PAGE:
Firstly, I'd like to emphasize that the understanding of memories and learning as we know it is still in its very early stages. In fact, the mechanisms behind short-term memory are still under intense debate.
As for long-term memory, it is essentially caused by chemical changes in synapses between neurons in the brain. When you sense stimuli from your environment, action potentials follow a specific trail of afferent neurons towards the central nervous system, which then sends a message back through efferent neurons to initiate a response. The high frequency of these action potentials from the same stimuli of whichever sense allows for the strengthening of specific connections between neurons, which is called long-term potentiation. This phenomenon is one of the major components of synaptic plasticity, which also applies to the weakening of synaptic connections between neurons due to lack of transmission, as well as the change in the number of connections the neurons are receiving and making. Synaptic plasticity is also influenced by the change in quantities of neurotransmitters being expulsed into the synaptic cleft, and how cells react to these neurotransmitters, which is highly regulated by calcium levels. Ultimately, synaptic plasticity in accordance with learning is referred to as Hebbian theory.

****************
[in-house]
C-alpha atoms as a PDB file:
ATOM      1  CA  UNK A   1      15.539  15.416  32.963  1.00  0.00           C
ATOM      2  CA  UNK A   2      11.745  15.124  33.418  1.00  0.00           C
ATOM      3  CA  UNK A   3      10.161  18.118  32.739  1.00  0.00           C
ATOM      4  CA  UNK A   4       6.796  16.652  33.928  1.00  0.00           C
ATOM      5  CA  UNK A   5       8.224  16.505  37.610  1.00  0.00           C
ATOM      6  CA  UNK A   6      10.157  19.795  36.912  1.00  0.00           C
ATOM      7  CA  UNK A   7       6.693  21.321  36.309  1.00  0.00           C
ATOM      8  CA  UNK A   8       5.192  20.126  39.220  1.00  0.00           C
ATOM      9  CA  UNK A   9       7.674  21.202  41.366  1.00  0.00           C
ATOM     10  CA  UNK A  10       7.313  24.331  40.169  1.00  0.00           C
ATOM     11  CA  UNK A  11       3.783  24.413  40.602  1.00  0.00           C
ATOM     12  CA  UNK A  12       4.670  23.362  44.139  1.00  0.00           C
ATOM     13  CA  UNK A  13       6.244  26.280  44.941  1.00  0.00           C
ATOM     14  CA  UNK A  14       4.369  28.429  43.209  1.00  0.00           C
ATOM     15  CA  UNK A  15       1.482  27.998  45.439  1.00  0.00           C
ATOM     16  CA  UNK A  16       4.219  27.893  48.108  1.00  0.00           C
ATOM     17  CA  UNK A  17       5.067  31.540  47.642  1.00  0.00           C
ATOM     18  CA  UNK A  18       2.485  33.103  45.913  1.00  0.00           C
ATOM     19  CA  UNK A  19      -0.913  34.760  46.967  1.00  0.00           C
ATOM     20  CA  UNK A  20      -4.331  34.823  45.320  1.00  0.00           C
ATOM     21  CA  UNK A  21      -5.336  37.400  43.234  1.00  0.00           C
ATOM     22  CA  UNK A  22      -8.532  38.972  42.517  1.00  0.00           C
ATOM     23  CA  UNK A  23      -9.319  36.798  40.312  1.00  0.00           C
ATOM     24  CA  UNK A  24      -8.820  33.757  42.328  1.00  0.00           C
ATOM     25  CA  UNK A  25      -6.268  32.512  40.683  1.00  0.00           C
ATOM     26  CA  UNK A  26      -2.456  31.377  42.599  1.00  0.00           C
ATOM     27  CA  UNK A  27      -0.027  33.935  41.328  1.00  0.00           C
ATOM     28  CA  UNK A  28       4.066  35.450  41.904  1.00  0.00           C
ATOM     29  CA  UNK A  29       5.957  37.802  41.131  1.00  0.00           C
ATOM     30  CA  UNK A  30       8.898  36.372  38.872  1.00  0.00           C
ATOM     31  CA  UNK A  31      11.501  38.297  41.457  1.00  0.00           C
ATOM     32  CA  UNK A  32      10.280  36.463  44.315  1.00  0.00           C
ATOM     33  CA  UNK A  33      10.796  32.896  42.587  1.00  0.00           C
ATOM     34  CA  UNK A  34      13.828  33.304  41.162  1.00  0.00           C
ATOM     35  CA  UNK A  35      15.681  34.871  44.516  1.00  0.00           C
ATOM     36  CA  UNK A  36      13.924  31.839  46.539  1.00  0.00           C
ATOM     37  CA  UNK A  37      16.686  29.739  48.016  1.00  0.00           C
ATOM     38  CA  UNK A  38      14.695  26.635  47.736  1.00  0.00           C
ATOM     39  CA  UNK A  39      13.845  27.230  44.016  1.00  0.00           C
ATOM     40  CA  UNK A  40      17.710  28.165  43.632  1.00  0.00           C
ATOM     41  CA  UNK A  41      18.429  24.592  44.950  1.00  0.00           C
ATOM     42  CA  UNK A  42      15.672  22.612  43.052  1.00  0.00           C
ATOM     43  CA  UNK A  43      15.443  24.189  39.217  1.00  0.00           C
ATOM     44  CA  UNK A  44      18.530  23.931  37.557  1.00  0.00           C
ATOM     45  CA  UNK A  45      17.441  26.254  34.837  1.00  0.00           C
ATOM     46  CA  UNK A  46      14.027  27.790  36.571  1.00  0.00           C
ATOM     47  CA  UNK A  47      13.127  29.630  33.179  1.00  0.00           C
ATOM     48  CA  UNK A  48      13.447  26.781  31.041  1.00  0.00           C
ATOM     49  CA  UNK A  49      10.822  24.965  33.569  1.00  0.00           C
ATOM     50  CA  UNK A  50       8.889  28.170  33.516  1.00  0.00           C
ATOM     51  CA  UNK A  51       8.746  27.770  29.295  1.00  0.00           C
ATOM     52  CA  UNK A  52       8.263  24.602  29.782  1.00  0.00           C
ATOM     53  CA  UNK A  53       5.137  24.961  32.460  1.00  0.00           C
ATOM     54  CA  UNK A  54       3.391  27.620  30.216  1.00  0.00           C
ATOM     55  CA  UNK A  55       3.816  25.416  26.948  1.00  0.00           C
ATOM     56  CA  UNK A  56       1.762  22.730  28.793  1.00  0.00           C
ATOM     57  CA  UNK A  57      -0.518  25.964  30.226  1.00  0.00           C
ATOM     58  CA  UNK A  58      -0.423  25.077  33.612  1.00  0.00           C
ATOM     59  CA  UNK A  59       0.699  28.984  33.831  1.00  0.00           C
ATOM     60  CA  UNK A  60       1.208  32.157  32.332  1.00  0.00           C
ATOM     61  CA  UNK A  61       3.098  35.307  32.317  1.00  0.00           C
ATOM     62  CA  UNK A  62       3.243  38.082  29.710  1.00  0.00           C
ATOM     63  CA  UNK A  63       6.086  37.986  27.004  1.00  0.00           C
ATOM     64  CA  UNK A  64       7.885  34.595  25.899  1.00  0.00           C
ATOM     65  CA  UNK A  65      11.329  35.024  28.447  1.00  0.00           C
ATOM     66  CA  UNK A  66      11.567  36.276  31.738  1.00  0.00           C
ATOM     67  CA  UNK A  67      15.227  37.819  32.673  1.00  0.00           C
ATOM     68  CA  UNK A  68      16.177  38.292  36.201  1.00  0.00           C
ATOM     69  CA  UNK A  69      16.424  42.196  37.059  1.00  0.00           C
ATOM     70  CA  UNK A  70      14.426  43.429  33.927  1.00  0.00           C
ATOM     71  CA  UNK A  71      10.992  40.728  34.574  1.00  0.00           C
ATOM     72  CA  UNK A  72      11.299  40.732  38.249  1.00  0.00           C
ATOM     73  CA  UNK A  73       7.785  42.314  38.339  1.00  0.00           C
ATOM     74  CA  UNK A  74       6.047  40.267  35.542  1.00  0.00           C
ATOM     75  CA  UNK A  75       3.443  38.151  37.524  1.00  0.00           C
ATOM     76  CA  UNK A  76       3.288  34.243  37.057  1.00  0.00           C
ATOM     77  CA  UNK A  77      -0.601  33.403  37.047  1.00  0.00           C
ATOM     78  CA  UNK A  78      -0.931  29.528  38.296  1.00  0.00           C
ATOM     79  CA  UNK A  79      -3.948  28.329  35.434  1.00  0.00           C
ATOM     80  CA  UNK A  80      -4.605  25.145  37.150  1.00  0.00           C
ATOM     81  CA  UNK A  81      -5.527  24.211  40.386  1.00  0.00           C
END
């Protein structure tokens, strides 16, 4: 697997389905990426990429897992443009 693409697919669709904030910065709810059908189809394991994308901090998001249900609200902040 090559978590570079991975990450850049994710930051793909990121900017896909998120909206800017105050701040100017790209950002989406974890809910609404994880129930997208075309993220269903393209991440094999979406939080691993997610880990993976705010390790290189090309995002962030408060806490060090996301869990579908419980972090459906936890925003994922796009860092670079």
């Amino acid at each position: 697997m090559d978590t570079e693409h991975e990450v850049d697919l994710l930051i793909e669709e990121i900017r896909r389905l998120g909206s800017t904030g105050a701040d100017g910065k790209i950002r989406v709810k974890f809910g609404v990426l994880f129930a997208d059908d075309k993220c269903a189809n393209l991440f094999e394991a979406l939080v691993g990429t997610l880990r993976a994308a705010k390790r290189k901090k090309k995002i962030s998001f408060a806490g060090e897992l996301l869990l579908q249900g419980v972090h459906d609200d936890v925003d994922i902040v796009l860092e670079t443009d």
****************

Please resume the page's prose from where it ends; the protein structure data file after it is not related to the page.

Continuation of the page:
We are still not exactly sure where memories are stored within the brain, but we do know that the hippocampus does play a big part. It definitely aids in the storing and structuring of memories in the form of these millions of synaptic changes. Finally, memory consolidation occurring in others regions of the brain over longer periods of time is likely, but still debated by some.